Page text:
For the month of December we are thrilled to highlight Natalie Spooner, REAL (Relatable, Empowered,…
Happy January 29th! Its Bell Let’s Talk day. It’s a day to raise your voice and bring awareness to the importance of mental health; the good, the bad, and the in between. Speaking up about mental health is vulnerable. We believe strongly that vulnerability is a strength at Fast and Female, so a few of our core team members shared some of their mental health stories along with some of the actions, tips, and tricks that they put in place as support systems through these struggles. We asked our team “what have you struggled with in regards to mental health?” and “what do you do to improve these struggles/ feel better/ give yourself love?”. We hope that the light these empowering women shined on their darkness can reflect back to make the world a brighter place.
Transitioning out of full-time work into full-time studies and remote work was super difficult for me at first. I didn’t anticipate the emotional rollercoaster that it would throw me on. I lost my structured routine that I had had for 3+ years, I face the never-ender and ever-growing imposter syndrome, and stress and hardship (like being having to leave a job unexpectedly and being in a house fire!). I felt lost, overwhelmed, and all over the place.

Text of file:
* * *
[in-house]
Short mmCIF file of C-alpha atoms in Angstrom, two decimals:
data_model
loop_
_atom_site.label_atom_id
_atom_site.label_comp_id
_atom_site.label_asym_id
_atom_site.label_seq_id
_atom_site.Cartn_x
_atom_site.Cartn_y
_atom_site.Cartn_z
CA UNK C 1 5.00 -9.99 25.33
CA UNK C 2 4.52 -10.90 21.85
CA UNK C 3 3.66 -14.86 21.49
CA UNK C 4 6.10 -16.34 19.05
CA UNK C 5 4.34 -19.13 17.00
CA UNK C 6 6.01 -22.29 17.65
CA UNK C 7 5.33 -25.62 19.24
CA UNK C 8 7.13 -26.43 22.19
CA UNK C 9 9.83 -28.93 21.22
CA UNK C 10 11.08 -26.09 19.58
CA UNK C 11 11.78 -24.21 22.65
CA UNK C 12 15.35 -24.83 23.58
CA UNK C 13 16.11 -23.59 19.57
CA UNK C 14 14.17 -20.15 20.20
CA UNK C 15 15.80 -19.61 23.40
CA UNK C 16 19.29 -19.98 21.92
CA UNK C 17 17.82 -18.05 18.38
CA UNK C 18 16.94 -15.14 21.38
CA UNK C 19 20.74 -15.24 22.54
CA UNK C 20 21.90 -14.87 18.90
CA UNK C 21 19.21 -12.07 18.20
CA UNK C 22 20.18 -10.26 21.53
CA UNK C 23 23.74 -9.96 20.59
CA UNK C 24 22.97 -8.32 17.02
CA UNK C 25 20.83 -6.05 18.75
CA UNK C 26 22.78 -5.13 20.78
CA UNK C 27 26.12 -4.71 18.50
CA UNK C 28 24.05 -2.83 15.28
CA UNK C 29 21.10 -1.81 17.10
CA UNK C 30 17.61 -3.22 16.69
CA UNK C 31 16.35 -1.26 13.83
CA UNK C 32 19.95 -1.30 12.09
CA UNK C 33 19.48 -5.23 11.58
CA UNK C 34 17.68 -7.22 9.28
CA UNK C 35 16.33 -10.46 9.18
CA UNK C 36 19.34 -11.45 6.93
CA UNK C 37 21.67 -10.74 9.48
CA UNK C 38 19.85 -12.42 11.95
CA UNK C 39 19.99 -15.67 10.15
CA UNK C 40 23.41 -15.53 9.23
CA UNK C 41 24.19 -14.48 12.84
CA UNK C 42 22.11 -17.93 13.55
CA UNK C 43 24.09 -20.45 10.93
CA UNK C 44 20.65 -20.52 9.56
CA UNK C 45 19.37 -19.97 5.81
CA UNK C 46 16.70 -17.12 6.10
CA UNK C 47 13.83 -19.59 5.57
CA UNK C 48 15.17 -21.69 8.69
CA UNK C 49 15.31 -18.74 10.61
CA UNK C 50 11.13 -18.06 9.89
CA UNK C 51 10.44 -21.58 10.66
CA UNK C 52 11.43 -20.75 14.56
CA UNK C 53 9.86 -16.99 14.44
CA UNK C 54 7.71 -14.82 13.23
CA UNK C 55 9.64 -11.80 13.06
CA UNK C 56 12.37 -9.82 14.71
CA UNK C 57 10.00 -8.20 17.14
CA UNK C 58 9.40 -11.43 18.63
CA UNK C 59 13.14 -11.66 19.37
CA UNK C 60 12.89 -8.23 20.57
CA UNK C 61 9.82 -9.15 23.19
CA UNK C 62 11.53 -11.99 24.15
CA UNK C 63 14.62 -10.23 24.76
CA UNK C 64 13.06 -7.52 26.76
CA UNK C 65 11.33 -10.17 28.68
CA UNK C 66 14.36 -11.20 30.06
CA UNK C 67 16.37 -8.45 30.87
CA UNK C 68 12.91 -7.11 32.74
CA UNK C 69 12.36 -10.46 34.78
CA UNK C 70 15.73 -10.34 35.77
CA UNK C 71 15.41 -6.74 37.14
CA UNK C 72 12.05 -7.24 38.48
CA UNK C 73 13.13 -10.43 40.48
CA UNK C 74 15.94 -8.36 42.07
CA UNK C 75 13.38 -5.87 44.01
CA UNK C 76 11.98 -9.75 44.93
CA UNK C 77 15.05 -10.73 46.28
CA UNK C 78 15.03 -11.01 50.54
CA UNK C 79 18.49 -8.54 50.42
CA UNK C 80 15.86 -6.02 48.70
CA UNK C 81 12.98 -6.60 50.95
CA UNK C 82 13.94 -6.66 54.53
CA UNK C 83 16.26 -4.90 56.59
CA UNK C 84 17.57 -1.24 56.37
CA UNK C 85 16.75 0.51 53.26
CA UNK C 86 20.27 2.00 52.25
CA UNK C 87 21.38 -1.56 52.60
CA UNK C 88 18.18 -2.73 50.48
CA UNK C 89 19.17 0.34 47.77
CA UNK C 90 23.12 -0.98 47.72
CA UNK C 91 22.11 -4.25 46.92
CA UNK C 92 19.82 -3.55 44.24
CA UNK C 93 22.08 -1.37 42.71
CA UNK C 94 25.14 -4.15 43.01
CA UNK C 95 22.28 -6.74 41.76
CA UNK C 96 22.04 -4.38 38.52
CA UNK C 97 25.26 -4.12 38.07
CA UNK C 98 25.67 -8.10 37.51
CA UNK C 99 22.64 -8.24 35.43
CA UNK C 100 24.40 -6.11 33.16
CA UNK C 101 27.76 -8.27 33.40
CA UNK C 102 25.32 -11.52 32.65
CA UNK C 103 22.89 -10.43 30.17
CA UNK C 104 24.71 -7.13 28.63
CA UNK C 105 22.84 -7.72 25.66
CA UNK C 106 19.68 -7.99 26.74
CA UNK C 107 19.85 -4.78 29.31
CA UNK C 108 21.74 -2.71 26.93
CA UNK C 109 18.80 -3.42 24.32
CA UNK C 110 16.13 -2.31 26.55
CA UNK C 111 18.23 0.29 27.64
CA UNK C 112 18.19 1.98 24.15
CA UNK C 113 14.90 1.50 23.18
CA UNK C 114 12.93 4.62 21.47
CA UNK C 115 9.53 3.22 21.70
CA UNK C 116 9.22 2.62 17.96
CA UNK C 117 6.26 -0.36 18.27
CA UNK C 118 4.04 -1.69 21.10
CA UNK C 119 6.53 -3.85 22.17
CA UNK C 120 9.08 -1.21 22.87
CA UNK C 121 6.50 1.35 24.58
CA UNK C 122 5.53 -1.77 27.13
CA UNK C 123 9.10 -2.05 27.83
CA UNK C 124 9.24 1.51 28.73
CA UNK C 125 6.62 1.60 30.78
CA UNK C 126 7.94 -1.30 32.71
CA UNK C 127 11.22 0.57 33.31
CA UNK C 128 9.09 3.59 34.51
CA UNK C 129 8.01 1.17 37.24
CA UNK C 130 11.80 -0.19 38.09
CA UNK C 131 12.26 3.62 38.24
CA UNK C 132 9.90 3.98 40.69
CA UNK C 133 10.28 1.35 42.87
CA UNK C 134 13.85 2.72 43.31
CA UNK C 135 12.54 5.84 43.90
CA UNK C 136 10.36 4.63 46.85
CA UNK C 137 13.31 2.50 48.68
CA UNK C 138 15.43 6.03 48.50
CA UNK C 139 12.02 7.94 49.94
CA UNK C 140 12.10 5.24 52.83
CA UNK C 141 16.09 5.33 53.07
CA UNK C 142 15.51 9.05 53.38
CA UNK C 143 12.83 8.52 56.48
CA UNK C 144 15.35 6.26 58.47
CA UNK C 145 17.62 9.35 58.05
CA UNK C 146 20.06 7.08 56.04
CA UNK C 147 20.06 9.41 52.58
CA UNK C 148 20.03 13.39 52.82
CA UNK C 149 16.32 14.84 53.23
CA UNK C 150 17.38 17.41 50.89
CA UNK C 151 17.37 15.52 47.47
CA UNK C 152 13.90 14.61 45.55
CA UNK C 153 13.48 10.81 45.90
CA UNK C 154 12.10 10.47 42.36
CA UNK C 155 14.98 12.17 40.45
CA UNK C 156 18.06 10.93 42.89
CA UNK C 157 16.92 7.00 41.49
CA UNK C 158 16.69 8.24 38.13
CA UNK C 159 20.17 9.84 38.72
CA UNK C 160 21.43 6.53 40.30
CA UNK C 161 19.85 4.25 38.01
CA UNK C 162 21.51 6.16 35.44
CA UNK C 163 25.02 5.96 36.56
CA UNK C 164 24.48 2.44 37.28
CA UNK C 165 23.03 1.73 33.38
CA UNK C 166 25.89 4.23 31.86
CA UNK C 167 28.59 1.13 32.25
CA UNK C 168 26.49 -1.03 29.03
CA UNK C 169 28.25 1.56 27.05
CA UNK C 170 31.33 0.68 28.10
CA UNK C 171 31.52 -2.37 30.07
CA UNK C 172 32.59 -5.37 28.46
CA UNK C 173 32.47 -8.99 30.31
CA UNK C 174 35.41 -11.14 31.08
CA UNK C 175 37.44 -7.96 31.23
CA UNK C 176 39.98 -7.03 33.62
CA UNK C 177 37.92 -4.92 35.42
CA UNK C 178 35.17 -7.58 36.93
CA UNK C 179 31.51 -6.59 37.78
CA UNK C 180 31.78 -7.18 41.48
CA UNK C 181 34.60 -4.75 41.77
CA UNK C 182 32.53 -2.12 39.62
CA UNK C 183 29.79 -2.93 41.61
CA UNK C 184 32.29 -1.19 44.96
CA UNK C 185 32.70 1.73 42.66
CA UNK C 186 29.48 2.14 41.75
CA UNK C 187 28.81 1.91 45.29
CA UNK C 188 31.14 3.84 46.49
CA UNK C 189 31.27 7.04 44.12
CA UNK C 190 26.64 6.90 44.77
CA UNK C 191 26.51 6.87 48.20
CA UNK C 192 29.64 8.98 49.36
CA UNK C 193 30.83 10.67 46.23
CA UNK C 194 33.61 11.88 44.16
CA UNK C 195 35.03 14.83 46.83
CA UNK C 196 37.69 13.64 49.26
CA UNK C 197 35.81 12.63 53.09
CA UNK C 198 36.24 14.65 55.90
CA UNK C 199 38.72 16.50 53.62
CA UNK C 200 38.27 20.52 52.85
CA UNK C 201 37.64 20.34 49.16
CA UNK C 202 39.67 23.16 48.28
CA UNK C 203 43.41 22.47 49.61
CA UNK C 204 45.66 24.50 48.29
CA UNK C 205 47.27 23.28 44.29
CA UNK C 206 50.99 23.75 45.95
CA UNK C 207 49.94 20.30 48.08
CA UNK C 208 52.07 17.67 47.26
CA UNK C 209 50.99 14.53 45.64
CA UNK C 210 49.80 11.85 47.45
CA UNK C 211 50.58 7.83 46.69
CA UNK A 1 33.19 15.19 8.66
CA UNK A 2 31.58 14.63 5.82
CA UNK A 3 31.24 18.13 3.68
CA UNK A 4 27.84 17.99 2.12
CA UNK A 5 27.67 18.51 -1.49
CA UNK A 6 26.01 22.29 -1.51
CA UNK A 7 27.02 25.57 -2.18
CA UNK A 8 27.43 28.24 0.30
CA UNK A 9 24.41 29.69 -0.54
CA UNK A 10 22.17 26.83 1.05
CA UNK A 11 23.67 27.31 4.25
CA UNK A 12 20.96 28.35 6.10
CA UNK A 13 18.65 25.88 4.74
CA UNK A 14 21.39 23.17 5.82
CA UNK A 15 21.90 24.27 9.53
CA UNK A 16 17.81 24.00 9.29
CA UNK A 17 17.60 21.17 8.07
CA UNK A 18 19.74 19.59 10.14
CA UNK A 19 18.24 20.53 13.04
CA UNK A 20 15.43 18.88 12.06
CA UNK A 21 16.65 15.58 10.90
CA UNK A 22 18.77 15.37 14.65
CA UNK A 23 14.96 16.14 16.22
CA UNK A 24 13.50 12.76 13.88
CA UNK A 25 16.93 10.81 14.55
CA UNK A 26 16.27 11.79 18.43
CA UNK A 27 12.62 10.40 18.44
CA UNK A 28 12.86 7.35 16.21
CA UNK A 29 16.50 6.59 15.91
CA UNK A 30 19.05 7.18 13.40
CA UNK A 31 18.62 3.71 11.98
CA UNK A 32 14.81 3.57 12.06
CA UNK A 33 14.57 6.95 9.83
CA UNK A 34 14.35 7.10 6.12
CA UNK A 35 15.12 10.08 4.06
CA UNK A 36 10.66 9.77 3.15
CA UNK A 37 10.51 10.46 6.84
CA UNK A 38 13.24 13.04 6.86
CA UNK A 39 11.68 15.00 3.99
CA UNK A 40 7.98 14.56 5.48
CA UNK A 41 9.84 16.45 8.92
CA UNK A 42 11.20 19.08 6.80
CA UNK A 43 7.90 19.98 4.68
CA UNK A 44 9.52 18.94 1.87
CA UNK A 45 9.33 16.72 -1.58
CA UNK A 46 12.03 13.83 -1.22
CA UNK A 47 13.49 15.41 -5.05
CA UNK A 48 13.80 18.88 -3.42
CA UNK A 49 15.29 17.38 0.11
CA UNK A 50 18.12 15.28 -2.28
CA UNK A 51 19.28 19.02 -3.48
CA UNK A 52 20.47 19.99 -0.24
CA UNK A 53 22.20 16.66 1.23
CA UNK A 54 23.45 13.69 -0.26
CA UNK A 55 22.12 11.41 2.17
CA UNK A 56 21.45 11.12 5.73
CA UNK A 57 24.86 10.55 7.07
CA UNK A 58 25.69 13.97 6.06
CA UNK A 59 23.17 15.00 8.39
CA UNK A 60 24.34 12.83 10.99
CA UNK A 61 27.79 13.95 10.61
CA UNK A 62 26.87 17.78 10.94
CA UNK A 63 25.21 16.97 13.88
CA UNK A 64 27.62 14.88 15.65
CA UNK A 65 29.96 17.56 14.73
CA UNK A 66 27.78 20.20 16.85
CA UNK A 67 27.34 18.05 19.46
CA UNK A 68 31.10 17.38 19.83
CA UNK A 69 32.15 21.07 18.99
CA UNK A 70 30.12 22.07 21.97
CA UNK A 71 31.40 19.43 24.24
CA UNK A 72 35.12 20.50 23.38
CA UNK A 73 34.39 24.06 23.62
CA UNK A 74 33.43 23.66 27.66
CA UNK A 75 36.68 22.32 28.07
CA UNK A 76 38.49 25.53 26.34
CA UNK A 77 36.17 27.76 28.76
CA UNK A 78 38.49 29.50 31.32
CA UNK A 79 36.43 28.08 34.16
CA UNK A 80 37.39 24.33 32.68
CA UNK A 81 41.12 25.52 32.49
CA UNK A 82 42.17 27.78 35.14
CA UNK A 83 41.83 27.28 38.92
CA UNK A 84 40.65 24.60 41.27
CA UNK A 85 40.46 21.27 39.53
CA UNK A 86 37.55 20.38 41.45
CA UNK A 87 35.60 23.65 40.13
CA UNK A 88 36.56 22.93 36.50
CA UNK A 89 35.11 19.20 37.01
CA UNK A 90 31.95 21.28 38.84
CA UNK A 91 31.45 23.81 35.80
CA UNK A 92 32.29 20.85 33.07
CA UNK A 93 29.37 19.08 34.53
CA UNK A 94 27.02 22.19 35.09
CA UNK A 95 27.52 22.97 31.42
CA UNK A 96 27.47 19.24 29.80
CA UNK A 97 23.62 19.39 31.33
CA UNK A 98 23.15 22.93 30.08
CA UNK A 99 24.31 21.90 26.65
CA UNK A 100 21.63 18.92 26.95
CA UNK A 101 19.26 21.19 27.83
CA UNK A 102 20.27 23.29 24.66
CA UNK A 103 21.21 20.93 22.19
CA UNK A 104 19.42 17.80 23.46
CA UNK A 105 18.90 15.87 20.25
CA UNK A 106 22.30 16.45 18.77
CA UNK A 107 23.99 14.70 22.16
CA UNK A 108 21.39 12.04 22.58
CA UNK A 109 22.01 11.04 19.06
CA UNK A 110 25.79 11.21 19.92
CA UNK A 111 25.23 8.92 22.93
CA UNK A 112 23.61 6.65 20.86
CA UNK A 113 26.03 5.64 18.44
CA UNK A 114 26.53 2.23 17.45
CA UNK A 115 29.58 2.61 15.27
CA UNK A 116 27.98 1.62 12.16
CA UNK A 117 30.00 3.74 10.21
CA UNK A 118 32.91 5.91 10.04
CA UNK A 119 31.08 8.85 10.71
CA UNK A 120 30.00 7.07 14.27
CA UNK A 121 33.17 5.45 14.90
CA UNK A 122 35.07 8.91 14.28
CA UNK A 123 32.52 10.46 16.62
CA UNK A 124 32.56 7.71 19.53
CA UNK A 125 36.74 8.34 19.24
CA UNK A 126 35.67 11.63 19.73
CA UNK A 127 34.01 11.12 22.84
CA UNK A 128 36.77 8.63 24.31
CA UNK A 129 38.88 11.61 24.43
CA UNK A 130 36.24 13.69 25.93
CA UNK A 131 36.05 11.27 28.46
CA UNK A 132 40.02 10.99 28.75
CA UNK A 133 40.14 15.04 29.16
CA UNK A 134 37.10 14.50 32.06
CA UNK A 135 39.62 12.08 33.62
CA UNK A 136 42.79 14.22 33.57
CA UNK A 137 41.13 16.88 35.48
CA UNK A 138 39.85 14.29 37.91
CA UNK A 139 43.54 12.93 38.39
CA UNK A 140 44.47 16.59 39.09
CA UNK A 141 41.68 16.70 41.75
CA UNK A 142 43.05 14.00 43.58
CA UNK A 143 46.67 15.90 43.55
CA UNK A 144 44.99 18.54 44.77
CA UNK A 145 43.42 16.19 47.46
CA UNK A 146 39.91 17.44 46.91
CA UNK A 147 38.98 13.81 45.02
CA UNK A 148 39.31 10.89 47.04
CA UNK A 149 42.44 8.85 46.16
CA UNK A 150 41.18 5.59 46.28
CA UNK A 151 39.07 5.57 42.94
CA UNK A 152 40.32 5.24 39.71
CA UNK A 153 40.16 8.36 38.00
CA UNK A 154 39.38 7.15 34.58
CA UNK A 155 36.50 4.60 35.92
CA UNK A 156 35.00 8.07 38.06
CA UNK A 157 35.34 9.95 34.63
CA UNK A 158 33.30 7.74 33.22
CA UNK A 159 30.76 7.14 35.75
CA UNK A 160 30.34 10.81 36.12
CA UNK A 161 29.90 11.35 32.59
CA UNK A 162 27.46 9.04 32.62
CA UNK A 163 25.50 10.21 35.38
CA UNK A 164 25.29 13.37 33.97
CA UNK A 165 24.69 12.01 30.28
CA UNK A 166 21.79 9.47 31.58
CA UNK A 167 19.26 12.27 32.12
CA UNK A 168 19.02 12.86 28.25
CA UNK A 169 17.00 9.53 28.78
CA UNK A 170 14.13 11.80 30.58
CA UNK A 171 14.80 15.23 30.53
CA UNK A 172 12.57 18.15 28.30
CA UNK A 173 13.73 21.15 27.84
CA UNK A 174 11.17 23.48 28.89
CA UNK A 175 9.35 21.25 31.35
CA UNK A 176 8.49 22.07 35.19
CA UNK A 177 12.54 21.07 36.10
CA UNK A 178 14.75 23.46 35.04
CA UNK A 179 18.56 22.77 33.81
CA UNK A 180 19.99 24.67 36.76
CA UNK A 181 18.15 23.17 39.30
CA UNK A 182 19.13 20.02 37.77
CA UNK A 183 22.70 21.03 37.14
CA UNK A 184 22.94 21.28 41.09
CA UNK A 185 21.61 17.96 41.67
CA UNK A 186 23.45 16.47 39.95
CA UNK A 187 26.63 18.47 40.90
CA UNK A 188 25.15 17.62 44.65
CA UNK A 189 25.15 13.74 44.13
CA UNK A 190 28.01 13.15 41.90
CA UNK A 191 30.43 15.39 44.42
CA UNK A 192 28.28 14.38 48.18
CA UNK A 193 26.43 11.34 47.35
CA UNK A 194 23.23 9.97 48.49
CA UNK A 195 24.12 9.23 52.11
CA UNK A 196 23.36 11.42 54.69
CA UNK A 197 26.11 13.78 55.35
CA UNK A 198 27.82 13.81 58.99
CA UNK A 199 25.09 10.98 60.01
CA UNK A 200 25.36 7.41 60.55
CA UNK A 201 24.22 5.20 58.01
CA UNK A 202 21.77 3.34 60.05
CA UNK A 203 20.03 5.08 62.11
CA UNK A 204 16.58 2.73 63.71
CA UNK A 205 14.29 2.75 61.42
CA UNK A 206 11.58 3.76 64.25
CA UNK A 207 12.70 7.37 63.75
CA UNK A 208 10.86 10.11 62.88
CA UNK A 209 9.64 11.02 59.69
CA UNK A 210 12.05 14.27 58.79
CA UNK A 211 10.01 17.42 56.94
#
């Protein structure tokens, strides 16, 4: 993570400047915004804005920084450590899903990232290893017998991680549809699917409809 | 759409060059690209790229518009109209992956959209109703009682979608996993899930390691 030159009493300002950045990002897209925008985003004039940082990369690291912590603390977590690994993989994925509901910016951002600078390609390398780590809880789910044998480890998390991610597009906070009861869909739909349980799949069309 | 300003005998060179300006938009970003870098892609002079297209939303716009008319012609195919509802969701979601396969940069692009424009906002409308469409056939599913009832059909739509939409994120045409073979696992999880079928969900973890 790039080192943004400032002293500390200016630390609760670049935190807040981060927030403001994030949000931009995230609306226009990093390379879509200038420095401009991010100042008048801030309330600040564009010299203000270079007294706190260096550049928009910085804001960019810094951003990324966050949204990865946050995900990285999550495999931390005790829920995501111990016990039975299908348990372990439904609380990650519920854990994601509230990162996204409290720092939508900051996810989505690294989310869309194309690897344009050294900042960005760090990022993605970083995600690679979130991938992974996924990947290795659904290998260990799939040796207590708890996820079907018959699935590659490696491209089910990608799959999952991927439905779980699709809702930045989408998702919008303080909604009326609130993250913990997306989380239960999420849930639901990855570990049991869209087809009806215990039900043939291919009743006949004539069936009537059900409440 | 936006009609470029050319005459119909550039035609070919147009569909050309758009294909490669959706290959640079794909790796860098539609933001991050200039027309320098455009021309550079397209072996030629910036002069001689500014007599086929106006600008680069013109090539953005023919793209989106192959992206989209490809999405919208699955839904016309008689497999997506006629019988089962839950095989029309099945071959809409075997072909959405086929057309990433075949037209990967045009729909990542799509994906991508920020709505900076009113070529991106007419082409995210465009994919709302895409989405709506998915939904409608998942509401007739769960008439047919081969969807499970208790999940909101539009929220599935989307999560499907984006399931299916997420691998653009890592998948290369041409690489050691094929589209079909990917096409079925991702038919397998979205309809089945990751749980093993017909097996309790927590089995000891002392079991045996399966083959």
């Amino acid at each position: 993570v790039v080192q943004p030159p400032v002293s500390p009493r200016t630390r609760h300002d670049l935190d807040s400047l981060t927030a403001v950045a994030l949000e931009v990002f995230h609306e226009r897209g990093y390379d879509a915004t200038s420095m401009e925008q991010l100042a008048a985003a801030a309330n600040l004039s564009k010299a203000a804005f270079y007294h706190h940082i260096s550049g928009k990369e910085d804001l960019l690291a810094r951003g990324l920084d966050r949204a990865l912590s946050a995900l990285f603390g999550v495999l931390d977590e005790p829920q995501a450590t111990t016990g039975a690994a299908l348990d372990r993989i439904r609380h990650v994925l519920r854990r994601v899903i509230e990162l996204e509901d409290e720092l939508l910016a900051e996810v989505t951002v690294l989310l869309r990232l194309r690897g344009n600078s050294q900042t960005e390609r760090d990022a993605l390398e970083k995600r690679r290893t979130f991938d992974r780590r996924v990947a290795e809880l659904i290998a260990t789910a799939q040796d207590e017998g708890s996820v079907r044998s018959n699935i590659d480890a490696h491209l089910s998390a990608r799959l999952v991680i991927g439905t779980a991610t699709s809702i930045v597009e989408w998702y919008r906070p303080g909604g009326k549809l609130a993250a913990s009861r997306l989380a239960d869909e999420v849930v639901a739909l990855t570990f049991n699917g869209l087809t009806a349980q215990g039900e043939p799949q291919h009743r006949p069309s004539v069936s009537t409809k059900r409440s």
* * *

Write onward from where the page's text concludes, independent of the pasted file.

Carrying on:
The first thing I did was allow myself to feel; and then it was being open and honest about those feelings. It started with friends and family and then, finally, my doctor and her fellow. They were amazing. My doctor and her fellow recognized what I was going through and looked at what were the best resources and support that they could refer me to. I started seeing a social worker and really, it couldn’t have come at a better time. Being in an environment where mental health can be an open discussion made a world of a difference and something I highly recommend we all do! Find someone who you trust to talk to; and, where possible, talking to a professional who is trained to support you in tough times can make a difference. Although I know there’s still a long way to go, I’m more open about how I’m feeling with my colleagues, family and friends; I’ve started to build back my routine, ensure to leave time to do what I love, get active and remind myself that I deserve to be where I am.
As athletes, or anyone who is striving for a big goal, we can sometimes put ourselves in a place where we feel like vulnerability is weak and that perfection is the only option. In 2016, I was struggling mentally, physically, and emotionally, and I didn’t reach out or seek help until it was too late and it was a burnout I never came back from. It ended my competitive career and changed the way I felt about high–performance sport.
It has taken a long time to gain strength and confidence back, and though I learned a lot through the process, it was painful and hard. My message is to listen to your body, your heart, and your mind and to reach out to people who can (and who will) support you. Vulnerability is strength and nothing is more important than your wellbeing. If you talk, someone will listen.